a particular kind of lonely
Paul, 32 - Chicago, USA
The 1980's and the rolling hills of rural Co. Wexford provided the backdrop to my early childhood. I was the fifth of seven little babies to be brought home to our little house. In several very important ways my childhood had much beauty to it. Imagination was our greatest asset – with it trees became castles, stones turned to gold, and siblings morphed into treacherous enemies to be shot on sight, no questions asked. The wide-open countryside offered ample opportunities for adventure and freedom. Despite all this, I cannot claim to have been a happy child and certainly not one who ever felt free. I was somehow always at odds with the world and family around me in a way that I wasn’t equipped to explain or even consider. I simply didn’t fit.
As the quiet child who liked to do for himself I felt that I often got lost in the shuffle. I was shy and anxious. I had a designated spot where I would go to cry. At the age of seven I decided to grow my hair long. This earned me the name ‘Gollywog’. I didn’t like sports or tractors. Perhaps I was ‘too’ close to my only sister whose shoes I wanted to wear. I tried to keep my wayward tendencies in check. I’d make concerted efforts to learn the names of tools. I’d feign attractions to female classmates and memorize the names of the fast cars on ‘Top Gear’ so I could recite them to the boys at school. However, my efforts weren’t enough and although I battled desperately to betray my nature, it in fact routinely betrayed me.
At 16 my struggles shifted from trying to be like the other boys to trying not to be gay. He was well-built and had beautiful brown eyes. He was what I considered to be the pinnacle of masculinity, and everything I had always wanted to be. Despite only speaking perhaps a half-a-dozen sentences to him over the course of the two years we worked together, he tore my world asunder. Before him I had never known the utter devastation of wanting to know what someone else smelled like. I was terrified by the feelings I had for him.
After him, I suppressed any same-sex attractions with such ferocity that there were even long periods of time where I actually thought the nightmare was over; that I had somehow left that ‘phase’ behind. I denied that I was attracted to men and I denied that this made me lonely and depressed.
My feelings of isolation and despair grew more pronounced in my mid-twenties. I still didn’t have the emotional framework to contemplate coming out or even admitting to myself I was gay. In 2010 at the age of 26 I had an opportunity to live and work in Chicago. Despite the recession I had decent job prospects at home. I was nervous about this kind of move but committed to the job for a year. This is probably the point at which I felt the worst. I remember explaining to someone very close to me at the time that I thought that if I could go somewhere else I could be someone else. It took another two years before I reached a breaking point; exhausted, desperate, and a little drunk, I broke down in a dive bar in Philadelphia to one of my best friends. I confessed. I sobbed. I collapsed onto a door step on the walk home, my legs unable to bear the enormity of what I had just done. The relief was immense and immediate. After I came out I began to understand the source of my depression and loneliness, and how these things had sent me overseas in search of enough room to truly breathe for the first time.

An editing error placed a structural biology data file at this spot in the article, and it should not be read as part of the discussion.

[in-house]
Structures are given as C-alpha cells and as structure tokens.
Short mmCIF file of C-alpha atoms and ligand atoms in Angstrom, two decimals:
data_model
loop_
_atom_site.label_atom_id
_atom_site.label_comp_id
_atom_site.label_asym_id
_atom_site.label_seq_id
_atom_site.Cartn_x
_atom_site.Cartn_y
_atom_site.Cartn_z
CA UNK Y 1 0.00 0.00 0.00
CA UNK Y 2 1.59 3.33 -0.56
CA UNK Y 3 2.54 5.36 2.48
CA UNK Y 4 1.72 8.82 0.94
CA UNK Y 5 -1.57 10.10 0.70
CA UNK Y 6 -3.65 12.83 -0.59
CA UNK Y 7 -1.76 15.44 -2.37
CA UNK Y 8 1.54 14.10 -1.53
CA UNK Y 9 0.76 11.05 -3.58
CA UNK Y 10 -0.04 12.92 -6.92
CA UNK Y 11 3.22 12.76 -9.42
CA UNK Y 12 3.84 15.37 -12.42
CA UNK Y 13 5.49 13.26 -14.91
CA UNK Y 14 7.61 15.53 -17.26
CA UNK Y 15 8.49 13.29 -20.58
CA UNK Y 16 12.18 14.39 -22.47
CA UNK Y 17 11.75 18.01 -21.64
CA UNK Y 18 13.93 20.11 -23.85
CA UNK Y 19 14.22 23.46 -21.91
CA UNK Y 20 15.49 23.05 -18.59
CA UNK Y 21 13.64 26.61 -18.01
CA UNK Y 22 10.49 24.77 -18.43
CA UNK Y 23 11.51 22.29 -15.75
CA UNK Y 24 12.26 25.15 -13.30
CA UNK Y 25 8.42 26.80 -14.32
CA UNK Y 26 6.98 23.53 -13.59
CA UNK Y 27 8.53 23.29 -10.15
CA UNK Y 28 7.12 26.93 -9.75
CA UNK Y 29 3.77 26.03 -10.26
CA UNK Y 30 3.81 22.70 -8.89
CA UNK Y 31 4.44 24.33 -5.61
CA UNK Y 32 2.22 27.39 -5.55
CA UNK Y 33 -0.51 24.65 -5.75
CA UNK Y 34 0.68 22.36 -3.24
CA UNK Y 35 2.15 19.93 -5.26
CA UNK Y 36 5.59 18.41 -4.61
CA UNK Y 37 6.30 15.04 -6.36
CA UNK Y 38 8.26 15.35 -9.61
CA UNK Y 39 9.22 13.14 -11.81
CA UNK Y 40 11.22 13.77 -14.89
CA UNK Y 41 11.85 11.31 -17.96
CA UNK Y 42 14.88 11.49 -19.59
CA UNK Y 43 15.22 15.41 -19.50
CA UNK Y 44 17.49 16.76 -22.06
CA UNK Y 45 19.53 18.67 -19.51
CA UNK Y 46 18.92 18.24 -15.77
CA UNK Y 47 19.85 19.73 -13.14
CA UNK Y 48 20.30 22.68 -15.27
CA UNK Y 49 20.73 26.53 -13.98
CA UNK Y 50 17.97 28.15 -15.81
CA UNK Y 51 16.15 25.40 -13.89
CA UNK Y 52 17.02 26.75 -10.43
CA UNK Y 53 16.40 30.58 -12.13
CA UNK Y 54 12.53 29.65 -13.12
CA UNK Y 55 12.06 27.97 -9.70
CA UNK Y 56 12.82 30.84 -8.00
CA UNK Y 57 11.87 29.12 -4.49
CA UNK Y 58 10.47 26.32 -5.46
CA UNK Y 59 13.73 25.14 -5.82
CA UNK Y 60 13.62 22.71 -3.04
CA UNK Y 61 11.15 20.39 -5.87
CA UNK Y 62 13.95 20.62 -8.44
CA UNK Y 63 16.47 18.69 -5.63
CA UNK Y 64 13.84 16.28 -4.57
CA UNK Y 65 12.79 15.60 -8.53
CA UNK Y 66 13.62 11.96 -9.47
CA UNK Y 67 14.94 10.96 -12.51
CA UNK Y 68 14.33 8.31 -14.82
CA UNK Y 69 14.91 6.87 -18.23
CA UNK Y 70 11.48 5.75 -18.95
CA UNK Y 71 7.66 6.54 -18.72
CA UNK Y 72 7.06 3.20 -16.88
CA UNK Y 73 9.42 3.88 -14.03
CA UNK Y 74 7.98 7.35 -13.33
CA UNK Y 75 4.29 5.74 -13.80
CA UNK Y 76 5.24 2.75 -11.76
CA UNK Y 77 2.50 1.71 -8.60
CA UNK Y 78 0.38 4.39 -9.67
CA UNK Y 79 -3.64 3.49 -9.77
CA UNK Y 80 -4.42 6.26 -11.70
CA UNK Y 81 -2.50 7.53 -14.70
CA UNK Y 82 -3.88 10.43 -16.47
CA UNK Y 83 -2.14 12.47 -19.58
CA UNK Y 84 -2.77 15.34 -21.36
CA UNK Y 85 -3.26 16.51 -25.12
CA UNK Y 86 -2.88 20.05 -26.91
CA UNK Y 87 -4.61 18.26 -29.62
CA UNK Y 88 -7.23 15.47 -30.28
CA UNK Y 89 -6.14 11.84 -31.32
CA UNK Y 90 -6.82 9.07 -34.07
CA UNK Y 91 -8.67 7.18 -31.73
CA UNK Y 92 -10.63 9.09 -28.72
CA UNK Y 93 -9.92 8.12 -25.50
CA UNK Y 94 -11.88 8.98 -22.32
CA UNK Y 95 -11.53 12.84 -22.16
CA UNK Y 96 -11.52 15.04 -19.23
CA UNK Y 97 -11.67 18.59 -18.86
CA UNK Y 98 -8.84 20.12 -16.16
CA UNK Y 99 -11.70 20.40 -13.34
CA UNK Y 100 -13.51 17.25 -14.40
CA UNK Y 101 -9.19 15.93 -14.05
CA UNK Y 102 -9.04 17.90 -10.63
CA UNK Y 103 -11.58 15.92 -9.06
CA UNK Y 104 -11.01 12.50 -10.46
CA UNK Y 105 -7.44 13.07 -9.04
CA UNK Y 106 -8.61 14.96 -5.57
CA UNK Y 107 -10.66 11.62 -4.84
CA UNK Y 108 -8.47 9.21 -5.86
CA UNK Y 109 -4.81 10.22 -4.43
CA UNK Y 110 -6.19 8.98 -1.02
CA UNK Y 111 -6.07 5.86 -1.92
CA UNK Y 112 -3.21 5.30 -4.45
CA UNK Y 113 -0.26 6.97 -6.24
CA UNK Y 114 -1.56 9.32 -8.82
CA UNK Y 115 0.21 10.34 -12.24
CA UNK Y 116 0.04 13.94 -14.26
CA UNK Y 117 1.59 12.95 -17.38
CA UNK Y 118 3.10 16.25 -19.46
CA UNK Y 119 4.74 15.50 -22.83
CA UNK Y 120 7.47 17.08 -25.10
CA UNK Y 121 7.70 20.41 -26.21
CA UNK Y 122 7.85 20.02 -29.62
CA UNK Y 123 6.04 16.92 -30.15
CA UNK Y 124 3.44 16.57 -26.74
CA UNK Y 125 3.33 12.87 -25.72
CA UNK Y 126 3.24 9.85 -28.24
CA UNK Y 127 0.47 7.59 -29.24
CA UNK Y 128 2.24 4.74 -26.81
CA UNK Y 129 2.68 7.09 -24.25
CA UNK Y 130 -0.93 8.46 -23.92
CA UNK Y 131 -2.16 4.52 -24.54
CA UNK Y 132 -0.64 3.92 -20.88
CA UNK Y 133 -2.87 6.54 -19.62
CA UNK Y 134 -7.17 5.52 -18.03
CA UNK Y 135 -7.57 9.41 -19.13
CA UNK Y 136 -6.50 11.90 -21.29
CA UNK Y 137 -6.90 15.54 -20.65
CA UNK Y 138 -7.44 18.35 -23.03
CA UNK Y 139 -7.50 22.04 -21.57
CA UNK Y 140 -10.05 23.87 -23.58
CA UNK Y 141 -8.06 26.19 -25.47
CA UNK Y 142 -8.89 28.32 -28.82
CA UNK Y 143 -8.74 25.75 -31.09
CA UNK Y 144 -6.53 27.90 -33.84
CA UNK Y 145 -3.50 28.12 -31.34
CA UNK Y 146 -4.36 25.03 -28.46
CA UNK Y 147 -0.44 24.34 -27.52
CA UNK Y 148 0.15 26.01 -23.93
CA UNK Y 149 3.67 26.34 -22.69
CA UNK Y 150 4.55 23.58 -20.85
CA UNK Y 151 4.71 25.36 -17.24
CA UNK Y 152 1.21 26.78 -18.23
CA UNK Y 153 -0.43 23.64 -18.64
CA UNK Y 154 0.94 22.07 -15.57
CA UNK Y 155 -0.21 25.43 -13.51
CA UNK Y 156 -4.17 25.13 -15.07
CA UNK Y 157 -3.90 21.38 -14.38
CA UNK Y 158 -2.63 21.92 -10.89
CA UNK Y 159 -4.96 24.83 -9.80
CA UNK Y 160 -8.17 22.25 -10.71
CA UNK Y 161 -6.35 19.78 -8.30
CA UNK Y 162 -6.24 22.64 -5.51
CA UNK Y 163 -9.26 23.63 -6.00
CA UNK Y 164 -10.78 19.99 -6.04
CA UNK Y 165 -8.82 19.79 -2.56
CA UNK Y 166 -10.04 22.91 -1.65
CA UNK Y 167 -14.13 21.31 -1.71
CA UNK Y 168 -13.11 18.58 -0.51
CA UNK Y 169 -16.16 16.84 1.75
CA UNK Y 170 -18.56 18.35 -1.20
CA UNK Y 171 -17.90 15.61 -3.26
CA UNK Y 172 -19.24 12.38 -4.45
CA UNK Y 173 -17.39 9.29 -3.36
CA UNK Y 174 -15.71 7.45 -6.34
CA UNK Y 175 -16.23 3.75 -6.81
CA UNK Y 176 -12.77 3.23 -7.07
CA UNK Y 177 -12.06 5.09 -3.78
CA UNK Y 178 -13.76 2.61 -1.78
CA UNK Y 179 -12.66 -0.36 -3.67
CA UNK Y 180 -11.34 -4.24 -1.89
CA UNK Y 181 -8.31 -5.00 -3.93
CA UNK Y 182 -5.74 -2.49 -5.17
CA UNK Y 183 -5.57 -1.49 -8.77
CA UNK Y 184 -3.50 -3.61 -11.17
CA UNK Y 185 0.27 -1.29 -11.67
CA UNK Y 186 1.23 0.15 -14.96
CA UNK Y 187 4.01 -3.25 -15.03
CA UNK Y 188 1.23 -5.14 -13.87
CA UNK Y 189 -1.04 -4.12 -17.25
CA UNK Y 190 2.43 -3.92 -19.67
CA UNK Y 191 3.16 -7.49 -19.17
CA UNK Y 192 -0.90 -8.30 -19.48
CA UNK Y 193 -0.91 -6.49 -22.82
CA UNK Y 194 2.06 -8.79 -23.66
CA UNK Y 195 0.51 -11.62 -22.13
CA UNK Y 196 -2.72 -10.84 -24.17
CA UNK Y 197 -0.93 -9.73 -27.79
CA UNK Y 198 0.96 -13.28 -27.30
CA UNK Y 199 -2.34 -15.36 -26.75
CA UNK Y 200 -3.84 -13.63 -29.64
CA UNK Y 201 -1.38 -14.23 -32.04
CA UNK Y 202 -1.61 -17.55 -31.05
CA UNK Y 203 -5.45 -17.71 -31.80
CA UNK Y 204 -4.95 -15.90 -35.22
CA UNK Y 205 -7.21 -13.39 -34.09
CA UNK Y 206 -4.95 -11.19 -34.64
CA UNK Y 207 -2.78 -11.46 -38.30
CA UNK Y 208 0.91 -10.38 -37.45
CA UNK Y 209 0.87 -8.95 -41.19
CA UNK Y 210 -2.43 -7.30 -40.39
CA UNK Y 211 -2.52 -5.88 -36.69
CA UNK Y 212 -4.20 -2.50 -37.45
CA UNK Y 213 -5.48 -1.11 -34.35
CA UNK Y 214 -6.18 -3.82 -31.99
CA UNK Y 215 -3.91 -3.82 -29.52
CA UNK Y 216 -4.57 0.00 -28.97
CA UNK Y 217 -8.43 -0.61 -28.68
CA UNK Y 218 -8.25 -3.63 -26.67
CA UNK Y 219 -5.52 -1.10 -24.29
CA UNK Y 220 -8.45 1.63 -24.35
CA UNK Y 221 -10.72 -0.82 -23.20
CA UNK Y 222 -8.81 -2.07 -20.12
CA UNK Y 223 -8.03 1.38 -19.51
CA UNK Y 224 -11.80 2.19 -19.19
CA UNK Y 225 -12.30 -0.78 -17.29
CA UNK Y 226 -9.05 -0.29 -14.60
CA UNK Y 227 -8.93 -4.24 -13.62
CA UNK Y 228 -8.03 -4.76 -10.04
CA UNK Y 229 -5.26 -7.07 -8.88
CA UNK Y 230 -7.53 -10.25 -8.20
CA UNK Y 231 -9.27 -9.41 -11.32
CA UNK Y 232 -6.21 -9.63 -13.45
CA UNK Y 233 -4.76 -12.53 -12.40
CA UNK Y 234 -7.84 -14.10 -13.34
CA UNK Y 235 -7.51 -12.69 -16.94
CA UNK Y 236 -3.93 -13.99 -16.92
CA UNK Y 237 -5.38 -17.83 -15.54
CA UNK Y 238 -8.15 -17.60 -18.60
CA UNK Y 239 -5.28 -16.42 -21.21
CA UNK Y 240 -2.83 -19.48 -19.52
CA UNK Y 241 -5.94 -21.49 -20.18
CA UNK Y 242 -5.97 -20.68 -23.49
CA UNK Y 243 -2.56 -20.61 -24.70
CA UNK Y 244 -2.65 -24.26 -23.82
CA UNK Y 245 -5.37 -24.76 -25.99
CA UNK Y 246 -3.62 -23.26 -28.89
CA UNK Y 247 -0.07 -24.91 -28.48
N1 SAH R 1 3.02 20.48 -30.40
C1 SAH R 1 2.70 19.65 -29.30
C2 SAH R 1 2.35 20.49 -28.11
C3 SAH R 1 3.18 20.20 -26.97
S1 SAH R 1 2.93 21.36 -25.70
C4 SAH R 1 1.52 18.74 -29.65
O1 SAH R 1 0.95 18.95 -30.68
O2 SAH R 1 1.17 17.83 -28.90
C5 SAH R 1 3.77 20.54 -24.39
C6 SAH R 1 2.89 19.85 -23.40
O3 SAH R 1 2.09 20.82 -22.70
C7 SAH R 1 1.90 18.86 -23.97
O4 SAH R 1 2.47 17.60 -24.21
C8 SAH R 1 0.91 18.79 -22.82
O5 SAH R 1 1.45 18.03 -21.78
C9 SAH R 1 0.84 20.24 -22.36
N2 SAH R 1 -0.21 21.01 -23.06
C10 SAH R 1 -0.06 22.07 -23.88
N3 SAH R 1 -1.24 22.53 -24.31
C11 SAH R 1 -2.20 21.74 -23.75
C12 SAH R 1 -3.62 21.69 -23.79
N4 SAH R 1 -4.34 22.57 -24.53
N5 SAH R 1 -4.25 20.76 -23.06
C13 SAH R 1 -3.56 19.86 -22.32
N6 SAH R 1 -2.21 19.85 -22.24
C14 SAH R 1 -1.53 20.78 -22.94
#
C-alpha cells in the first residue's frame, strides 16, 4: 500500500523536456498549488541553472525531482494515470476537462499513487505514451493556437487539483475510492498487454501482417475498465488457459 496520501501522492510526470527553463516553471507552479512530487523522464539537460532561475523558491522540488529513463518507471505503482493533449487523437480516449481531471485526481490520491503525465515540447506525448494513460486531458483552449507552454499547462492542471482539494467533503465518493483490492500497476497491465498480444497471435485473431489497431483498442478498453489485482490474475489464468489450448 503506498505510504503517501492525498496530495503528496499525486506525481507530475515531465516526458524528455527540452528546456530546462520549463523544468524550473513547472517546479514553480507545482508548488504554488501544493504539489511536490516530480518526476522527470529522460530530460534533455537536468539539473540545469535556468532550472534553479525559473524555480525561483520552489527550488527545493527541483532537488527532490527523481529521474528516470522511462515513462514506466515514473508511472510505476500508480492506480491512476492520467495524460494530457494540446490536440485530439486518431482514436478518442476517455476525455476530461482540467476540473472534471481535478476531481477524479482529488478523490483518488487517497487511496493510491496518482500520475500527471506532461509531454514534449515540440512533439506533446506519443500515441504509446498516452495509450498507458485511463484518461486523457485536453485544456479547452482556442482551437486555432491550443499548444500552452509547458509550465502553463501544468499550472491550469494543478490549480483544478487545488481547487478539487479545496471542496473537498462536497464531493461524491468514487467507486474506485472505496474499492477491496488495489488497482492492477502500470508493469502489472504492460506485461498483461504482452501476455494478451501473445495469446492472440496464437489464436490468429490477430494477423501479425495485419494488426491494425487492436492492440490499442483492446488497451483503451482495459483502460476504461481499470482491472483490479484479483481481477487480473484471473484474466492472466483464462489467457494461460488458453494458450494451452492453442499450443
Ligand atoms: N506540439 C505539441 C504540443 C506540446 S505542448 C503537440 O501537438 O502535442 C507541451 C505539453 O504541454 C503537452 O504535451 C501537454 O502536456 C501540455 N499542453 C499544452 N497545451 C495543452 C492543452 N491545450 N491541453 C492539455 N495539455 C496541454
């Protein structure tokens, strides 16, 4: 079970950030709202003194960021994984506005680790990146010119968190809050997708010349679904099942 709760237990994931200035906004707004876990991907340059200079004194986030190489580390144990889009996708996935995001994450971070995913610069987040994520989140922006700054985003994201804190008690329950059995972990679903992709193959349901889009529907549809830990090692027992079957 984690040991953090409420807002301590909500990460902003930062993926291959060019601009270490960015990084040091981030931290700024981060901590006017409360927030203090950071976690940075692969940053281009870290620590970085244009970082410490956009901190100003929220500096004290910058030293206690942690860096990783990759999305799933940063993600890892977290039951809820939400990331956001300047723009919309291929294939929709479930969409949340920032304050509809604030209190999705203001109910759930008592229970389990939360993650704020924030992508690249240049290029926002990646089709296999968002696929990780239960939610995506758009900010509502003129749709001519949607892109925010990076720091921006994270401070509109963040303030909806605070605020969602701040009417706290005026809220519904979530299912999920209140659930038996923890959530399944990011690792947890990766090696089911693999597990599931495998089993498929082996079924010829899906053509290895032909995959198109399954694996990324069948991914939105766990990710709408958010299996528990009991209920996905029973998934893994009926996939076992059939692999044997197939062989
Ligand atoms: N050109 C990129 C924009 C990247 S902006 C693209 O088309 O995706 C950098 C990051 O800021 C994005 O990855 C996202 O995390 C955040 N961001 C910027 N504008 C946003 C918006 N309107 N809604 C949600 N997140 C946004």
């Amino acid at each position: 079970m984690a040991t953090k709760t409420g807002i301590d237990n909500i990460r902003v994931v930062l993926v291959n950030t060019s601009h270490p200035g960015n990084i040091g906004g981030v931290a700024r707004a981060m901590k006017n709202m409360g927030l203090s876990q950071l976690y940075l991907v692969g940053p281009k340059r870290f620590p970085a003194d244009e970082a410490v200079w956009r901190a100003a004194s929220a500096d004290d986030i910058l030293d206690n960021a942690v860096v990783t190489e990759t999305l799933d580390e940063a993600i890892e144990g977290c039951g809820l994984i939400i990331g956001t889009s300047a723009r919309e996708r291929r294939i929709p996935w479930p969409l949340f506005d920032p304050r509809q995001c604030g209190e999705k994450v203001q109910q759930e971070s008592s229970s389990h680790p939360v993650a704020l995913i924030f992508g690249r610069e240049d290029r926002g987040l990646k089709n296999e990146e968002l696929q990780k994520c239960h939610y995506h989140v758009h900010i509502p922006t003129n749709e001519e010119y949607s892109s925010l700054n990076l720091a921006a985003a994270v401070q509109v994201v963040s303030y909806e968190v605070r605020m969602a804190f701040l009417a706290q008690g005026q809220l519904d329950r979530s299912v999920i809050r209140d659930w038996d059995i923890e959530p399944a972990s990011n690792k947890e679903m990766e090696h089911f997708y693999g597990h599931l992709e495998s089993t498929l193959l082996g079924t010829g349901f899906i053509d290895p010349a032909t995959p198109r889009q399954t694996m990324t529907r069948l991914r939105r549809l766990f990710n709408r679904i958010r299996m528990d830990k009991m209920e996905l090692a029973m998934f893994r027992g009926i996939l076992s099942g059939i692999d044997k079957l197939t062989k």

Growing up gay in Ireland, I spent years being lonely in a very particular way. I was surrounded by friends and family but my shame and secrets kept us at arm’s length from one another. I never felt connected to them or that they were seeing a true version of me. I was a shadow - they could see me but they couldn’t touch me. Boys like me had no one to look to to dispel some of the negativity loaded into the names we were called; names like ‘faggot’ and ‘bender’. There wasn’t a single affirmative gay archetype strong enough to hang even the flimsiest of positive self-images on. There were only effeminate bachelors and your mother’s cousin in England who was the subject of family ridicule on account of his bottled tan and white jeans.
I don’t know what kind of life I would have now if I had stayed at home. Even in the seven years since I left, Ireland is a changed place. However, I still think of leaving as a profoundly positive event in my life that allowed me to become the gay man I have always been. Being away continues to afford me the space I need to develop and grow further. This space is, however, far from free. I’m a long way from my aging parents. I can’t contribute to the future of the country I still call ‘home’. It was agony being away during the marriage referendum and feeling removed from a debate that centered on you and those just like you; a debate that would decide what you deserved and how you get to live your life.
I still feel connected to Ireland and I think each time I visit home I become a little more comfortable being there. Earlier this year my husband and I got married in the small town I’m from. This was a surreal and healing experience for me but I don’t know if I will ever return to live in Ireland full time. I wonder how much of my discomfort is the remnants of my experience of being gay at a discriminatory time in the history of an Ireland that no longer exists. Or perhaps, Ireland continues to stifle her LGBT community and we continue to leave or remain gone. I’m uncertain as to whether Ireland is still not ready for me, or if, despite all I have done to heal the wounds of the past, I’m still not ready for it.